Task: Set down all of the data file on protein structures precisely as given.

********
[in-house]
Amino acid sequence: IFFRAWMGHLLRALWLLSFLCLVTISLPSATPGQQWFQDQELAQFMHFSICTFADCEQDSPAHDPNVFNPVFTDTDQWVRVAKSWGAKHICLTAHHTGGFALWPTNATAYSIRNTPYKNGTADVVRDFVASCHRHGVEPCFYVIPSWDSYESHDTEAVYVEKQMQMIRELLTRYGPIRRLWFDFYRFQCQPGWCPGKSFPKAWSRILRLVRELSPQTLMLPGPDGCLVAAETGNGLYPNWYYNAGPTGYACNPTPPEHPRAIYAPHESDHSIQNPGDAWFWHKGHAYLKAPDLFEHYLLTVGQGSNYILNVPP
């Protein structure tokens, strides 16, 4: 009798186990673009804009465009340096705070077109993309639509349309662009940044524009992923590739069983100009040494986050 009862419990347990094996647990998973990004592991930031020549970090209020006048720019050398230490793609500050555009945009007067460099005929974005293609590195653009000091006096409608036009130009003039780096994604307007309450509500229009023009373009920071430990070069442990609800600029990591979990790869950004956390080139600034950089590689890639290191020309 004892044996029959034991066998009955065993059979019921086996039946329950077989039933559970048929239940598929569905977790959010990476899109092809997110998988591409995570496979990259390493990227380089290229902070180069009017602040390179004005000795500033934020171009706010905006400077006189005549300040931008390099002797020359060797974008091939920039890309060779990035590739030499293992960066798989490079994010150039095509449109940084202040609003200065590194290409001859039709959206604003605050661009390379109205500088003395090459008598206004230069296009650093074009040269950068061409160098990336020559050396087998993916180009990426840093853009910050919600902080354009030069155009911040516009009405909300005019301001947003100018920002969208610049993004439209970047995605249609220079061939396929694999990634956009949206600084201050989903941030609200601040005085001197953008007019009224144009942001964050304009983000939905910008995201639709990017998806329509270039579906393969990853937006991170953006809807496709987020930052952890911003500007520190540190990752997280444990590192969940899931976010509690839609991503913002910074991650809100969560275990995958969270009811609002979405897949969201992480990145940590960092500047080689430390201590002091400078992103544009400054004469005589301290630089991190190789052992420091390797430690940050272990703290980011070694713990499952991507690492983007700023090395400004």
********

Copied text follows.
[in-house]
Amino acid sequence: IFFRAWMGHLLRALWLLSFLCLVTISLPSATPGQQWFQDQELAQFMHFSICTFADCEQDSPAHDPNVFNPVFTDTDQWVRVAKSWGAKHICLTAHHTGGFALWPTNATAYSIRNTPYKNGTADVVRDFVASCHRHGVEPCFYVIPSWDSYESHDTEAVYVEKQMQMIRELLTRYGPIRRLWFDFYRFQCQPGWCPGKSFPKAWSRILRLVRELSPQTLMLPGPDGCLVAAETGNGLYPNWYYNAGPTGYACNPTPPEHPRAIYAPHESDHSIQNPGDAWFWHKGHAYLKAPDLFEHYLLTVGQGSNYILNVPP
């Protein structure tokens, strides 16, 4: 009798186990673009804009465009340096705070077109993309639509349309662009940044524009992923590739069983100009040494986050 009862419990347990094996647990998973990004592991930031020549970090209020006048720019050398230490793609500050555009945009007067460099005929974005293609590195653009000091006096409608036009130009003039780096994604307007309450509500229009023009373009920071430990070069442990609800600029990591979990790869950004956390080139600034950089590689890639290191020309 004892044996029959034991066998009955065993059979019921086996039946329950077989039933559970048929239940598929569905977790959010990476899109092809997110998988591409995570496979990259390493990227380089290229902070180069009017602040390179004005000795500033934020171009706010905006400077006189005549300040931008390099002797020359060797974008091939920039890309060779990035590739030499293992960066798989490079994010150039095509449109940084202040609003200065590194290409001859039709959206604003605050661009390379109205500088003395090459008598206004230069296009650093074009040269950068061409160098990336020559050396087998993916180009990426840093853009910050919600902080354009030069155009911040516009009405909300005019301001947003100018920002969208610049993004439209970047995605249609220079061939396929694999990634956009949206600084201050989903941030609200601040005085001197953008007019009224144009942001964050304009983000939905910008995201639709990017998806329509270039579906393969990853937006991170953006809807496709987020930052952890911003500007520190540190990752997280444990590192969940899931976010509690839609991503913002910074991650809100969560275990995958969270009811609002979405897949969201992480990145940590960092500047080689430390201590002091400078992103544009400054004469005589301290630089991190190789052992420091390797430690940050272990703290980011070694713990499952991507690492983007700023090395400004």